"[The users] didn't think of the consequences of what they were requiring," she said. "They assumed that how things were done in the past was how they would always be done in the future." The users assumed the elicitors understood more than they did about the users' jobs, but this was not entirely the users' fault. All involved parties, including the developers, must understand the business of the other parties. This need continues throughout development process. Without this understanding, the parties "don't even know what questions to ask," Pfleeger said, and important issues fall between the cracks.
A few years ago, a major airline, rental car company, and some hotel chains created an incentive plan to give customers frequent flier-type points to "cash in" for any of the participating companies' services. They commissioned a complex software system to track points and compensation. Sometime later, the software developers needed some
clarifications, i.e., with input A, does the system choose X, Y, or Z? The stakeholders could not agree on the answers. Forced to acknowledge deep incompatibilities among their business interests, the system was canceled in an expensive, litigious failure of the entire enterprise.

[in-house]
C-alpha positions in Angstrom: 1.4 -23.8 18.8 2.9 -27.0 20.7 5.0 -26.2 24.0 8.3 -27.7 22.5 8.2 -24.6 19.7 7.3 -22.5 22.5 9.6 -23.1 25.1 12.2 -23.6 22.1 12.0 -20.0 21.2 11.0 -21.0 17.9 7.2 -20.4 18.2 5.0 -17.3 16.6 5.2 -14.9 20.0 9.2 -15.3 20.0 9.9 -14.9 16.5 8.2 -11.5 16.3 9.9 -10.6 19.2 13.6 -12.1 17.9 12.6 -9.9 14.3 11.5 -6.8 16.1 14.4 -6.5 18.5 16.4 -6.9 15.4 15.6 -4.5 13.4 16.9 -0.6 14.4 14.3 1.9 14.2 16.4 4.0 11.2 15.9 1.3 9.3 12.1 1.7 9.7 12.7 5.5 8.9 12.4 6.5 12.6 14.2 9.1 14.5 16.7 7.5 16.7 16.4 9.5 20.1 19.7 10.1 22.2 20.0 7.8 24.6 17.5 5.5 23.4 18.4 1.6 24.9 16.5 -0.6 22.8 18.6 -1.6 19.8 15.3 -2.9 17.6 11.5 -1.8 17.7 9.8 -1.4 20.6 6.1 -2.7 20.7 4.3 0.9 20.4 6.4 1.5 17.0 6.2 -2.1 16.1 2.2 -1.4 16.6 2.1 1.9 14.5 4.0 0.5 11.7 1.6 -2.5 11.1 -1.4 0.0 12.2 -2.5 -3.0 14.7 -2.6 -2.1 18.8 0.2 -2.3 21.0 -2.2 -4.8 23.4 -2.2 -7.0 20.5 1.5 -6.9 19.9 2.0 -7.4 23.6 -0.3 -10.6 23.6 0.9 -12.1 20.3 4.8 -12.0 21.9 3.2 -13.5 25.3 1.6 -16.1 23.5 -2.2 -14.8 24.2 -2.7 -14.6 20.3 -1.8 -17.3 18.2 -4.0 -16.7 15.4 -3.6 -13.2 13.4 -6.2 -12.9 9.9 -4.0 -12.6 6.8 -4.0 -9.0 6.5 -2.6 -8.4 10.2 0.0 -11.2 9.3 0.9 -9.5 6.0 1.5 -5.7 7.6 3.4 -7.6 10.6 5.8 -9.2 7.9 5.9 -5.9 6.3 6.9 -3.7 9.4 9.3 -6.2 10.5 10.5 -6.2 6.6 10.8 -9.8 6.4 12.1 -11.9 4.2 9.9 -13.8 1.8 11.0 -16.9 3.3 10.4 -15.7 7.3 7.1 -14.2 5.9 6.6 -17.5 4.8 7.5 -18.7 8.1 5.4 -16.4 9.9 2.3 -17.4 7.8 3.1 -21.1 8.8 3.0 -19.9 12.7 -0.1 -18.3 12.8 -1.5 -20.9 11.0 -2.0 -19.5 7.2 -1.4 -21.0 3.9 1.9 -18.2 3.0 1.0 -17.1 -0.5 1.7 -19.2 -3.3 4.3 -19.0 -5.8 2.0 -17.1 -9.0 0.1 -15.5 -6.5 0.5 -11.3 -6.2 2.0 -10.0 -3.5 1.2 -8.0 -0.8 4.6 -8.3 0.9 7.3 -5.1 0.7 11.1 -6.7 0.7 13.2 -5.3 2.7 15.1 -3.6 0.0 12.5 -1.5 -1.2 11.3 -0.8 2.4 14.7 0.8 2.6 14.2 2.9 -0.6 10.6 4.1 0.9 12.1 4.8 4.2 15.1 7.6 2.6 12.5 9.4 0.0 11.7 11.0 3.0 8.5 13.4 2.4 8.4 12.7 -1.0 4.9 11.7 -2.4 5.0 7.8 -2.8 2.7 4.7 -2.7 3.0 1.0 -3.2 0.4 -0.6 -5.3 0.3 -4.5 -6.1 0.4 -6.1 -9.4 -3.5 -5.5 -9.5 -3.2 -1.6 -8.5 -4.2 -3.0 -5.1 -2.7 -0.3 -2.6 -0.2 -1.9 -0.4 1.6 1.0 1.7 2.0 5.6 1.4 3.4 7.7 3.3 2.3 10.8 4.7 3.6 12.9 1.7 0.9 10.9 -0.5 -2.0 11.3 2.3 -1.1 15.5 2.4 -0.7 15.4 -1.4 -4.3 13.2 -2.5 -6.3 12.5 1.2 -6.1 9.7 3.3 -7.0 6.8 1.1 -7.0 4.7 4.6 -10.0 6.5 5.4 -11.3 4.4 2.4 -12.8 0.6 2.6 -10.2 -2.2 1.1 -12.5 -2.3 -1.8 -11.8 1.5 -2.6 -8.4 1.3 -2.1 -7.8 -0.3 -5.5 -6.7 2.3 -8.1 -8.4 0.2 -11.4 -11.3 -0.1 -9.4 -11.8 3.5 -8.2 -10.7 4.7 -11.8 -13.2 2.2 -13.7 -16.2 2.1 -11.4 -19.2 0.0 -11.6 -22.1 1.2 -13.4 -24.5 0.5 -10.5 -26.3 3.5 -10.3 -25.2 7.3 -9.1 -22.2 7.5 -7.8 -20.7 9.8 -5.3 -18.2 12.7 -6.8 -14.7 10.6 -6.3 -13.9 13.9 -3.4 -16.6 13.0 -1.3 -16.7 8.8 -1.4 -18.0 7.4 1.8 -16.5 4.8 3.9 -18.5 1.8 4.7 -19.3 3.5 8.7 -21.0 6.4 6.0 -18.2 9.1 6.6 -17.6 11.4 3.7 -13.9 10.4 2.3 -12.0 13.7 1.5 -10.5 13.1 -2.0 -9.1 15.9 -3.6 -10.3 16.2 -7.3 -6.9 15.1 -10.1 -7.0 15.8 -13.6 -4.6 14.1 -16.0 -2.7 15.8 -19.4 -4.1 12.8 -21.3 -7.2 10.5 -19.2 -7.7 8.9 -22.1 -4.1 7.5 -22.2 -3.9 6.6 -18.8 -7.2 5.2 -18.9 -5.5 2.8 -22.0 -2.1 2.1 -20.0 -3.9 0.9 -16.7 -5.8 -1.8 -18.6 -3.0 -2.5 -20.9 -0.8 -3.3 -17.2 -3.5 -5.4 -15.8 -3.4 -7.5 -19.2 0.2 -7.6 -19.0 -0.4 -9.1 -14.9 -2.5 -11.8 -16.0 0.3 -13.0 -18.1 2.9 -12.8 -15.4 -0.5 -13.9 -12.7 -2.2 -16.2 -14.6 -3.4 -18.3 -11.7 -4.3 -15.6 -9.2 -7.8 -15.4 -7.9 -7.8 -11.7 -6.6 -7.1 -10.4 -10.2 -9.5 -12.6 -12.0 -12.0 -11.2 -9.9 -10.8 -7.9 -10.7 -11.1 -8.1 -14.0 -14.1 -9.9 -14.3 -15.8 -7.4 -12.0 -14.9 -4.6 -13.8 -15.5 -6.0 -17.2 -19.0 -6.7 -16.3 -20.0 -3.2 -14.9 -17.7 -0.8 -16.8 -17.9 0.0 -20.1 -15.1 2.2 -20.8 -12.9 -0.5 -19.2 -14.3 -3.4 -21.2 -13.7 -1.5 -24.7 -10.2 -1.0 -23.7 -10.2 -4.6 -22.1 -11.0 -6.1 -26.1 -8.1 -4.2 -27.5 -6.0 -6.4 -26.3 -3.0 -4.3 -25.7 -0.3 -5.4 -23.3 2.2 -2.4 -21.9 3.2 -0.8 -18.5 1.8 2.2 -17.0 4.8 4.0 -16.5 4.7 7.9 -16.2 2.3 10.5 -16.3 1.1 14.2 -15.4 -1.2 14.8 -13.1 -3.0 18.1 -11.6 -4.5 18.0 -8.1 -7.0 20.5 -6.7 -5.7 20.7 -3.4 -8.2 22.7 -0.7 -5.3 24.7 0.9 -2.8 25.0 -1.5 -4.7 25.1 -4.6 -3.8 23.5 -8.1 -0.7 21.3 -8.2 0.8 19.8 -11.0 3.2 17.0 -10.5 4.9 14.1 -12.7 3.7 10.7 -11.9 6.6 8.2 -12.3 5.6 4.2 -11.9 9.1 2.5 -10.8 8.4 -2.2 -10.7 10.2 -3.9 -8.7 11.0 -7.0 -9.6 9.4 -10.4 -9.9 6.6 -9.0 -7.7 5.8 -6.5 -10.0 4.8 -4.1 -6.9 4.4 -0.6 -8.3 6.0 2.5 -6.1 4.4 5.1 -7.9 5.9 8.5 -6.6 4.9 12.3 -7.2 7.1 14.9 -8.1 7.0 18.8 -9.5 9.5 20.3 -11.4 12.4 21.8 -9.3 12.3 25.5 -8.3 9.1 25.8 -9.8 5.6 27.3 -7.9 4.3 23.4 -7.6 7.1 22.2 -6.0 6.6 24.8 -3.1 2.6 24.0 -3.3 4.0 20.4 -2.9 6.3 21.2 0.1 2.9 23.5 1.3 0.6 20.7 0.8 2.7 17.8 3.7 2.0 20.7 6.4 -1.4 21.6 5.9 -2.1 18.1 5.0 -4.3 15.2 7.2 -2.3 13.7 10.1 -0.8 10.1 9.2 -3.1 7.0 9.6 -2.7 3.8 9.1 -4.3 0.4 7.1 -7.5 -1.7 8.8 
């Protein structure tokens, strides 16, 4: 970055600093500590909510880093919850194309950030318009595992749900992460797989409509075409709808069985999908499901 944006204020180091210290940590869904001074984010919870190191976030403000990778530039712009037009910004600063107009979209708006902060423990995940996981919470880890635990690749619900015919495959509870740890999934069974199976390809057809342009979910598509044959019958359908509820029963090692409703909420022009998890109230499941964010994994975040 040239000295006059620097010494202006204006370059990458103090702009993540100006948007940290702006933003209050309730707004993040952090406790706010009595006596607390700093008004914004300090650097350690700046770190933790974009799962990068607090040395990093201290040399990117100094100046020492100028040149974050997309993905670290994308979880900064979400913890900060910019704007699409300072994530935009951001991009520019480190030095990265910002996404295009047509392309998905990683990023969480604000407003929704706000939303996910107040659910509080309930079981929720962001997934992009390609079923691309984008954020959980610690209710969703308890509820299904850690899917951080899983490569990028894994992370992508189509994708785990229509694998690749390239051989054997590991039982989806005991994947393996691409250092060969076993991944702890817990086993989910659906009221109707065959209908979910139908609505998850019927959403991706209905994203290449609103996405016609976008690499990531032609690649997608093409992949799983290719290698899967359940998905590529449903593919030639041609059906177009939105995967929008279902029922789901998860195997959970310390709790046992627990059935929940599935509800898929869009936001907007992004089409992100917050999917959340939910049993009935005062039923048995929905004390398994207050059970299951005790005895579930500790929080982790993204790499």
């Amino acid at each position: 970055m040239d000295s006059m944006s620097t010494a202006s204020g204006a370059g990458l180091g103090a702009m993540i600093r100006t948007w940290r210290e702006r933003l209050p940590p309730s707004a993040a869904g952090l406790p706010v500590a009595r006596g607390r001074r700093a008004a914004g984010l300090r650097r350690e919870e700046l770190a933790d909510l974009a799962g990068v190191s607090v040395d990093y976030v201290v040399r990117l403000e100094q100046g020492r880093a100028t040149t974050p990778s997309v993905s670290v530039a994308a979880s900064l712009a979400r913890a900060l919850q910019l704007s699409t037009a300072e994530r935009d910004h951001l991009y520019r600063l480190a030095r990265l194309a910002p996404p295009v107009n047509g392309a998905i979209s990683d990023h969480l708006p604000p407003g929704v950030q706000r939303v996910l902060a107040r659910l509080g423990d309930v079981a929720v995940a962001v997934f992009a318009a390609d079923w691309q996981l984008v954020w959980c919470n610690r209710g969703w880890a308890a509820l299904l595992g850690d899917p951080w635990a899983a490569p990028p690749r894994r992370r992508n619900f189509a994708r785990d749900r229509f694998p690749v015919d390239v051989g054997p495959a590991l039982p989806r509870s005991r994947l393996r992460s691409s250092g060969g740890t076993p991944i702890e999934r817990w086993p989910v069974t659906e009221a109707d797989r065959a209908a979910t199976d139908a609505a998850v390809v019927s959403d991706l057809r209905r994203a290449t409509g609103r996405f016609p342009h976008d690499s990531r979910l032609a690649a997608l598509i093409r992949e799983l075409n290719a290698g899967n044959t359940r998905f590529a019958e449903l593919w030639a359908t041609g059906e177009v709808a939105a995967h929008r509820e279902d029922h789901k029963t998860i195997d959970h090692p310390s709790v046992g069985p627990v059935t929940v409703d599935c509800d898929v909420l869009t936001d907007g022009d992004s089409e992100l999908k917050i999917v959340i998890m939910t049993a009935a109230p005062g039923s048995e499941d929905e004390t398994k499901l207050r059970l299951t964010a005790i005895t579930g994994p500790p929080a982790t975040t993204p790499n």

The stakeholders had worked under "the illusion that everyone was going to get everything that they wanted," explained Tom DeMarco, principle of the Atlantic Systems Guild. They "papered over their differences" rather than going through conflict resolution in the early stages. Their differences were exposed by the developers because "coders cannot make an ambiguous system."
Stakeholder conflicts can play many different roles project failures. For example, "some projects are ultimately canceled because people don't like each other," said Capers Jones, chairman of Software Productivity Research, Inc.
Other projects fail because the developers do not know who the "real" stakeholders are, according to Ed Yourdon, chairman of the Cutter Consortium. Yourdon worked with a large mutual fund company that had been working on a $300 million software system. The developers had been working closely with the information technology vice president, who was perceived to be the primary stakeholder for the system. When the system ran into some problems, it drew the attention of the chief executive officer, who turned out to be the real stakeholder in the system even though he had not previously been involved with it. After seeing the involved risks, he immediately withdrew his support for the system.